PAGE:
Appeals & Response Plans
- Kenya: Floods - Mar 2018
- East Africa: Armyworm Infestation - Mar 2017
- Kenya: Floods - Apr 2016
- Kenya: Floods - Nov 2015
- Kenya: Cholera Outbreak - Feb 2015
- Kenya: Drought - 2014-2019
- West Africa: Ebola Outbreak - Mar 2014
- Horn of Africa: Polio Outbreak - May 2013
- Kenya: Floods - Mar 2013
- Kenya: Floods - Jan 2013
Most read reports
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- Bulletin: Cholera and AWD Outbreaks in Eastern and Southern Africa, Regional Update for 2019 - as of 17 January 2019
- LGBT+ refugees in Kenya accuse U.N. of failing on protection, shelter
- Top UN officials condemn ‘horrible terrorist act’ in Nairobi
- Four taken ill amid cholera fears in Tharaka-Nithi County
DHAKA, Bangladesh, Oct 22 2018 (IPS) - Solar energy has long powered homes, businesses and portable electronics. Now, it’s powering a field hospital in the middle of the world’s fastest-growing refugee camp.
Last month, my organization, the HOPE Foundation for Women and Children of Bangladesh, opened the HOPE Field Hospital for Women in the Kutupalong mega-camp for Rohingya refugees.
Investment surpasses April 2016 commitment three years ahead of schedule
WASHINGTON, March 7, 2018 – The World Bank Group (WBG) has invested US$3.2 billion over the past two years in education projects benefiting adolescent girls, surpassing its April 2016 commitment to invest US$2.5 billion over five years, the organization announced today on the eve of International Women’s Day.
by Amrina Rana
Start Network has launched four new “innovation labs” in Bangladesh, Jordan, Kenya and the Philippines, aimed at finding fresh ways to help local communities prepare for disasters.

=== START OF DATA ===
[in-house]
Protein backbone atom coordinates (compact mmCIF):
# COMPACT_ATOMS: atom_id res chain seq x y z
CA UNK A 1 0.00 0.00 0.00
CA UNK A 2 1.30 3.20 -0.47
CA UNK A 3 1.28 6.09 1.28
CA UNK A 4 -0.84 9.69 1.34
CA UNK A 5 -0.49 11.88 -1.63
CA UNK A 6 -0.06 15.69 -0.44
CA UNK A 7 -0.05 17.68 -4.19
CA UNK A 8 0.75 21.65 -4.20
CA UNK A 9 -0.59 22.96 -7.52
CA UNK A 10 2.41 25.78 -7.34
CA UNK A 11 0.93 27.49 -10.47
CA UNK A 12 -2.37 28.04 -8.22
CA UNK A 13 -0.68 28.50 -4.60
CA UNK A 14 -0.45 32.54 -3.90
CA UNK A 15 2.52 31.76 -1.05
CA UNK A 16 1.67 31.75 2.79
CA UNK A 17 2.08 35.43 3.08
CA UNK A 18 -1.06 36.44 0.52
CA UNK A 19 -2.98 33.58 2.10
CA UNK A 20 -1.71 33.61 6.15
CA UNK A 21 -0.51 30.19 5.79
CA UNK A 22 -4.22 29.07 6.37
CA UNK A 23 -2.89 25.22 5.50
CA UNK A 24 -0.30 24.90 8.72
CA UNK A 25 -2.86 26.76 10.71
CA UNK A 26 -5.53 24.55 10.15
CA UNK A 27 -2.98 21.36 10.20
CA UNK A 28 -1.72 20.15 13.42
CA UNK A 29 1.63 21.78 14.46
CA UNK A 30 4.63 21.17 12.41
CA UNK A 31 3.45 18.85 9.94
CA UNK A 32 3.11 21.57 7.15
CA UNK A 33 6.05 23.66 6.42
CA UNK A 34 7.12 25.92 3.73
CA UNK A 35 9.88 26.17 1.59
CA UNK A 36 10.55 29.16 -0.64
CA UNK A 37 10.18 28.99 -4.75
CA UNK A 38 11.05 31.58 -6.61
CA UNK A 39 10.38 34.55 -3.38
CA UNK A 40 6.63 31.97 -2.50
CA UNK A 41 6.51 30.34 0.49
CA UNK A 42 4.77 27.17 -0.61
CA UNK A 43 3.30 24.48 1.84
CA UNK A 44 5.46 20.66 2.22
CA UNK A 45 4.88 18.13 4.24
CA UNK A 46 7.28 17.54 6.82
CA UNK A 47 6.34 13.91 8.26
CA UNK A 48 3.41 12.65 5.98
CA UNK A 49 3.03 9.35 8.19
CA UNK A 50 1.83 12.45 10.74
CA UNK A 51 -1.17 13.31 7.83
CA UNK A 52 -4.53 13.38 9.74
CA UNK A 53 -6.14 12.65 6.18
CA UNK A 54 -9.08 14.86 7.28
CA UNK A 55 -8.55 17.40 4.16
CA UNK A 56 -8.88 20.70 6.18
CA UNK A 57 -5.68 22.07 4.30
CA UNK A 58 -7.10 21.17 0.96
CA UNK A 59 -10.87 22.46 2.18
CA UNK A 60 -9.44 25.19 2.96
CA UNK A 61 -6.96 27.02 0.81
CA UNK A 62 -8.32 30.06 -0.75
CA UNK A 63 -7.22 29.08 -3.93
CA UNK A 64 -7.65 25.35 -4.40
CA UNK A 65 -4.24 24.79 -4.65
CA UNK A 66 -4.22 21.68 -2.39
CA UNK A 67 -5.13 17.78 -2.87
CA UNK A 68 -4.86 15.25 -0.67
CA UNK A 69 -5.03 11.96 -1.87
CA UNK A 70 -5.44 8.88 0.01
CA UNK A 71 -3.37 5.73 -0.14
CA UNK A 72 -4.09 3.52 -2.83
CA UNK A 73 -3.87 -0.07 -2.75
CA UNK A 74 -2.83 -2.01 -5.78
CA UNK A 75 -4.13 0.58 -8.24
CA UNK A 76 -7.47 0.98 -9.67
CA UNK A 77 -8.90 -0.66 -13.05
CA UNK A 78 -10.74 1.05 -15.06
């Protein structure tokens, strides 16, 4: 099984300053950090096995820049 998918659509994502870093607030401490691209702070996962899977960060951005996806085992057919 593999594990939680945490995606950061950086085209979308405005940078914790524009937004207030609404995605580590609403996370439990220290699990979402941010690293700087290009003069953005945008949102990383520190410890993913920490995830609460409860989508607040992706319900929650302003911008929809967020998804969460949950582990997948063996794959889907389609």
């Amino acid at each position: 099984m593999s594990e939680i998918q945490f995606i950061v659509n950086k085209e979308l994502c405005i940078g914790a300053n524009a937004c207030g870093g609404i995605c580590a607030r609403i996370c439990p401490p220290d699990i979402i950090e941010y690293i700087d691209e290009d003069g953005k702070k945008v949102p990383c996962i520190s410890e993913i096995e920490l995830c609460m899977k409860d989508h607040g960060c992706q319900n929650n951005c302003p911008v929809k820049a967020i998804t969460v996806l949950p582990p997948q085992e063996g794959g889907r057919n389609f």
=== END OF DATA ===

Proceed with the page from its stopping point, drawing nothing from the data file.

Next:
The move is the first of its kind by NGOs, as the labs will facilitate innovations by people on the ground that are driven by client needs, making the labs more locally driven than many other investments into innovation in the sector. The £10 million programme, jointly managed by Start Network and CDAC Network and funded by UK Aid, will end in March 2019.
What innovative WASH options exist for situations of severe population overcrowding and limited space? What lessons have been learned from their application?
A global network of aid agencies has launched four new “innovation labs” in Bangladesh, Jordan, Kenya and the Philippines, aimed at finding fresh ways to help local communities prepare for disasters.
The move by Start Network and CDAC Network is the first of its kind by humanitarian non-governmental organisations (NGOs), as the labs will facilitate locally-created innovations that are driven by client needs, making the labs more locally driven than many other investments into innovation in the sector. The £10 million programme, funded by UK Aid, will end in March 2019.
WASHINGTON/ROME - The United Nations World Food Programme welcomes new funding from the U.S. Department of Agriculture that will provide daily school meals for nearly half a million children in four countries over the next several years through the McGovern-Dole International Food for Education Program.
As part of the Australian Government’s Humanitarian Partnership Agreement (HPA), Caritas Australia, the Catholic Church’s agency for international aid and development, has been allocated $500,000 for key activities that will reduce risks to disasters for vulnerable communities.
The funds allocated will enable Caritas Australia and its partners to reach the most marginalised women, men and children in Bangladesh, Vietnam, Gaza, Kenya and in the Pacific.
As the world marks the International Day for Disaster Reduction, Islamic Relief highlights seven of its projects that are helping vulnerable communities to reduce their risk from disasters.
Developing early warning systems in Bangladesh